What is more surprising, however, is how awfully wrong Huxley, a Briton, is on what he says about the UK.
I wrote to Boak&Bailey (I strongly recommend you read the series they are writing on the British beer landscape in the second half of last century), Martyn Cornell y a Ron Pattinson (both of the same age as Huxley) to confirm my suspicions. They all agreed that home brewing in the UK was never banned. What happened in 1963 is that from then on, home brewers wouldn't need a license in order to practice their hobby.
Legislative details aside, the truth is that home brewers never had any impact whatsoever in the British beer Renaissance (for lack of a better term). According to Ron, people made beer at home mostly to get pissed cheaper.
CAMRA's, that in only five years after being established had almost 30,000 members (though the number would decrease later) had much more significant impact when it comes to commercial brewing. Actually, I'd dare say that the imported beers that Boak (or was it Baily? I can never remember) told me were showing up at festivals in the mid seventies, and the first edition of Michael Jackson's "World Guide to Beer" in 1977, had a much bigger impact than homebrewers.
(About the thing of not being decent beers in Scotland or Wales, I won't comment. Ron and Martyn would disagree, but the very concept of "decent beer" is a very subjective one, so let's live it there).
All this reminds me of, whether out of conviction or posing, I've seen many other craft brewers, from many different countries, spread about (including Huxley elsewhere). That myth that has absolutely no foundation in any reality, often told with delusions of greatness, that artisan brewers have saved good beer for the world, that they are the champions of the true beer culture, that without them we would be condemned to drink the crap industrial breweries make.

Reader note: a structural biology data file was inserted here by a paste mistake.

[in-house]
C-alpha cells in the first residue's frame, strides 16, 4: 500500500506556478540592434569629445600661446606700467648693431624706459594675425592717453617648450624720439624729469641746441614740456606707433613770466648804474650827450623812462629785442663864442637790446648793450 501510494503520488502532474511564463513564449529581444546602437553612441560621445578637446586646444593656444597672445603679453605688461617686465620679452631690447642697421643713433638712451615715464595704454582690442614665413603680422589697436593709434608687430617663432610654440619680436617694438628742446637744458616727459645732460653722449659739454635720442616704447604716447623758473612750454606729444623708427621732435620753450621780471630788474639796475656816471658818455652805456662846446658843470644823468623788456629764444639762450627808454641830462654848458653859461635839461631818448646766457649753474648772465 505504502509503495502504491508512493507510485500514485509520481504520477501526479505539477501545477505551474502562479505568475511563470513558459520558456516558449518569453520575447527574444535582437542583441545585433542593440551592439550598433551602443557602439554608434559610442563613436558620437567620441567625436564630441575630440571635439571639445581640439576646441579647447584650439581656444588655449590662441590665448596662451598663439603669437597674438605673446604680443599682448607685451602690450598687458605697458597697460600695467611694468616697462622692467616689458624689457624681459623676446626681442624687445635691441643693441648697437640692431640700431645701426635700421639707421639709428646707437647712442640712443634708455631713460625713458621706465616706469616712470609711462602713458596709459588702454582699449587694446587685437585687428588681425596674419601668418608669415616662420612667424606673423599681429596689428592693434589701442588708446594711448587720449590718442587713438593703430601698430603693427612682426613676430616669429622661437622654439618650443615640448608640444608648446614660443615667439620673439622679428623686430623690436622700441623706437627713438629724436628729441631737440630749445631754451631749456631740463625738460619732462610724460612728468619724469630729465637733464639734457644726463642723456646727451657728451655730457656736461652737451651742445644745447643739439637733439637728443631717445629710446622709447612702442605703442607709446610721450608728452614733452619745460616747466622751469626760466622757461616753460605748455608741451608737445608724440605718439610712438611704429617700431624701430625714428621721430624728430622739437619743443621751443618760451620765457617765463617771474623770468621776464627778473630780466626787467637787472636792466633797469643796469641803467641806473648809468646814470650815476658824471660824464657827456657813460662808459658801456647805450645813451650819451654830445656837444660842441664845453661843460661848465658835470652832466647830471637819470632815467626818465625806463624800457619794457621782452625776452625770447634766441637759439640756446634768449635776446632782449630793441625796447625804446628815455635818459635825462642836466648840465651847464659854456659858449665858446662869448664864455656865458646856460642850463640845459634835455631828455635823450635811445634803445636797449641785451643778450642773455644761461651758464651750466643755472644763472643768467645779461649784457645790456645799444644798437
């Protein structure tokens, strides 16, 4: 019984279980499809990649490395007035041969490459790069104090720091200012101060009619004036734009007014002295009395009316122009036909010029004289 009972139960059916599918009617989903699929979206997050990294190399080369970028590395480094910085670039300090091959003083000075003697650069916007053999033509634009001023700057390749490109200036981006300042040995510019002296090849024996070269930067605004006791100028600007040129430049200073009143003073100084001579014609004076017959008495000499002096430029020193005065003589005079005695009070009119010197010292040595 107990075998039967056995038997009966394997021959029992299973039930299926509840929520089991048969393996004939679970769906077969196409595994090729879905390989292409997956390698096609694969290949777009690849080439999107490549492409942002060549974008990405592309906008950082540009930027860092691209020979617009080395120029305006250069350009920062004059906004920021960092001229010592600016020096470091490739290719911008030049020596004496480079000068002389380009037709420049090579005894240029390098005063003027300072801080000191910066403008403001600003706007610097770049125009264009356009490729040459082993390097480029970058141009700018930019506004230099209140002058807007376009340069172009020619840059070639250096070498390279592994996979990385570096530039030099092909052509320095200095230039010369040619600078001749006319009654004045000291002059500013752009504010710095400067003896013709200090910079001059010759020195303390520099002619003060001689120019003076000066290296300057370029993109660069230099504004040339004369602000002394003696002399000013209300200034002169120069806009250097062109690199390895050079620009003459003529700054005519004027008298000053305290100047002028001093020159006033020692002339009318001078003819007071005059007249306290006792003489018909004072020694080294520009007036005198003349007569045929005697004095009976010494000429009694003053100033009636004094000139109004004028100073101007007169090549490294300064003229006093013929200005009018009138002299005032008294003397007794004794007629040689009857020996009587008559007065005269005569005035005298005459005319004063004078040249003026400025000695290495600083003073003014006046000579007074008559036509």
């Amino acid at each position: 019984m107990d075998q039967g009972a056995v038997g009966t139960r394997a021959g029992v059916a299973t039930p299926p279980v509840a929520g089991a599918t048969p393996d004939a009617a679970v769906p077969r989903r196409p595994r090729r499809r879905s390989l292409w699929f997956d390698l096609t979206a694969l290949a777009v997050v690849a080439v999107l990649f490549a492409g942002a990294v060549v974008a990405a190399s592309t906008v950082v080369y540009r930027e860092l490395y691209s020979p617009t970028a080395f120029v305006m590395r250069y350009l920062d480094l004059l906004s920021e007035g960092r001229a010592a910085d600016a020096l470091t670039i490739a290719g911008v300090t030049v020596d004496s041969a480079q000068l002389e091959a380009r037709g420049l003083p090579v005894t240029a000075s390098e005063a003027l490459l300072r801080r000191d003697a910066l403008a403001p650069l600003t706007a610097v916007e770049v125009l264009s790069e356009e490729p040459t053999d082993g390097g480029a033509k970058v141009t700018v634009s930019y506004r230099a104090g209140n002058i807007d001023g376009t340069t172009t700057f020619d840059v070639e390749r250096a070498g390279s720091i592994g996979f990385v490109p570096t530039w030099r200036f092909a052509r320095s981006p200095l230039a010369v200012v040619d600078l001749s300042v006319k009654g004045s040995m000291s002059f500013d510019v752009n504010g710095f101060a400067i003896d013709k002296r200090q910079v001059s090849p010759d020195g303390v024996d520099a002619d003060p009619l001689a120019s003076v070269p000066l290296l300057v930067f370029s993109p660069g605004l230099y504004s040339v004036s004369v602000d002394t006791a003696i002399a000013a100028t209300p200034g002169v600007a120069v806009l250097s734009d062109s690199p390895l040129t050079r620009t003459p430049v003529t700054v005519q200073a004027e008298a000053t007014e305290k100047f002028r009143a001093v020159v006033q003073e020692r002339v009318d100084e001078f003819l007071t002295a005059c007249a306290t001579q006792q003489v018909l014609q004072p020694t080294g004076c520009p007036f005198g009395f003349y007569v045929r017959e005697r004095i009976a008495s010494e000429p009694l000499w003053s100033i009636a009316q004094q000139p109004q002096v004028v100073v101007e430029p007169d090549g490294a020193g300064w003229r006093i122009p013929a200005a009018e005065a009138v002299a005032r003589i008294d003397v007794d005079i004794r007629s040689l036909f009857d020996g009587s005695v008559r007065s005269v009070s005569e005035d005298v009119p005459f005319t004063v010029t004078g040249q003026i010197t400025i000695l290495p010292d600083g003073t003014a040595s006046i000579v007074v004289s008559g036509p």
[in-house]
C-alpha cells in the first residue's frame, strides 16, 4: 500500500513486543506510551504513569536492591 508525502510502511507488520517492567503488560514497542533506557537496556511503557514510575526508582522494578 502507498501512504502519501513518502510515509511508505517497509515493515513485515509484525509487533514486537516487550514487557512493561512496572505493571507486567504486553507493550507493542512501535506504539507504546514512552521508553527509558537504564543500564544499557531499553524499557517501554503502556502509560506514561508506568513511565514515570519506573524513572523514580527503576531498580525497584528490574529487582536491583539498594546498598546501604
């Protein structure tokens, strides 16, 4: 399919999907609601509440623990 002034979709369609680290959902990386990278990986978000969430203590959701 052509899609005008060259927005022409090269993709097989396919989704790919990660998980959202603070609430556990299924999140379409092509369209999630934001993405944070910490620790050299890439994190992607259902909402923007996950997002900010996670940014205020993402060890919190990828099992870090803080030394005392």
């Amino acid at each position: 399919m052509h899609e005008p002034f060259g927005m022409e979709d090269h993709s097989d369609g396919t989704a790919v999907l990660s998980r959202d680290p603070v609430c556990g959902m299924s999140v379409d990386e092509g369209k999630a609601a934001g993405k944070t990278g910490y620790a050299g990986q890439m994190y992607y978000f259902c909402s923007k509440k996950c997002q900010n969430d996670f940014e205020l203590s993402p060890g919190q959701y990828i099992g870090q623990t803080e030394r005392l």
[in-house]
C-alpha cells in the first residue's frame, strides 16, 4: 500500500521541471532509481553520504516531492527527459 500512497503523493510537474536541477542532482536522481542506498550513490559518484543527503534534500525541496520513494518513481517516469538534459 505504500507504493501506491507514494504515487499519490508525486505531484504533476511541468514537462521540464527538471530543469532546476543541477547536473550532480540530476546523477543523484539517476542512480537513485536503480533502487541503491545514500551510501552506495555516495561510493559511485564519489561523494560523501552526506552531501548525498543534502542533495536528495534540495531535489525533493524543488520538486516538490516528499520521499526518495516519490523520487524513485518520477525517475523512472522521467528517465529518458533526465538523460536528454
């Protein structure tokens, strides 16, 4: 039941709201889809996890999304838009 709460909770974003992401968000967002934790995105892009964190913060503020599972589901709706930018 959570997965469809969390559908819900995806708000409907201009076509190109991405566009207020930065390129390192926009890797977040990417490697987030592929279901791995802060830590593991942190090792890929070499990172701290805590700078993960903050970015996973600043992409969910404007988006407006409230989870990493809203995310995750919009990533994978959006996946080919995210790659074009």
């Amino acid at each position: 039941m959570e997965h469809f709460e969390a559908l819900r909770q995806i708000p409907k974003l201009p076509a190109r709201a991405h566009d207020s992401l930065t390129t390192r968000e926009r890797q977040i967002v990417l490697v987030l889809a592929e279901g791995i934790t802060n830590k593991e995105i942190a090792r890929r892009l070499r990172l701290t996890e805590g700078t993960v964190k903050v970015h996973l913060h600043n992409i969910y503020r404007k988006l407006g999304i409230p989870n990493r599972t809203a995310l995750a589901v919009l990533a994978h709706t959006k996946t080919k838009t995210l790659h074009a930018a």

Alternative brewers have not saved anything or anyone. Whether they acknowledge it or not, they aren't artists or activists, they are just business people who, at best, have been able to capitalise on a wider shift in the habits of a certain part of the population. The consumers don't owe them anything.
Yes, it's true that they have brought to the market a much welcome dose of variety and colour, but that results from a business model (whether premeditated or not) that (maybe not all that sensibly in the long term) aims to satisfy the needs of a niche within a niche in the market. If there wasn't anyone interested in, often overrated, beers with an imbalance tilting to the hops, nobody would be making any hop bombs, at least not commercially.
So the passion, vision, spirit, ideals that they claim to have, the sacrifice and efforts that they very likely have made are not even close to being enough to earn our respect, recognition, admiration, not to mention our money. That is only earned by those who are able to make beer of consistent quality, or rather, those whose goal is the continuous improvement of their beers, for which they will take all the necessary measures; those who have left the homebrewer behind and have decided to become professional brewers; those who respect our intelligence, who see the consumer as someone who knows what they want and wants to be informed and not filled with bollocks.
If that is the ultimate goal of Cluster Cervecero, I wish them nothing but the greatest success (lucky are those who don't know what they are doing) and I hope not only that they'll be able to bring more people to their initiative, but also that they will inspire others. In the meantime, less bollocks and more brewing, please.
PS: Steve Huxley was a contributor to the Oxford Beer Companion, I wonder what he wrote about there.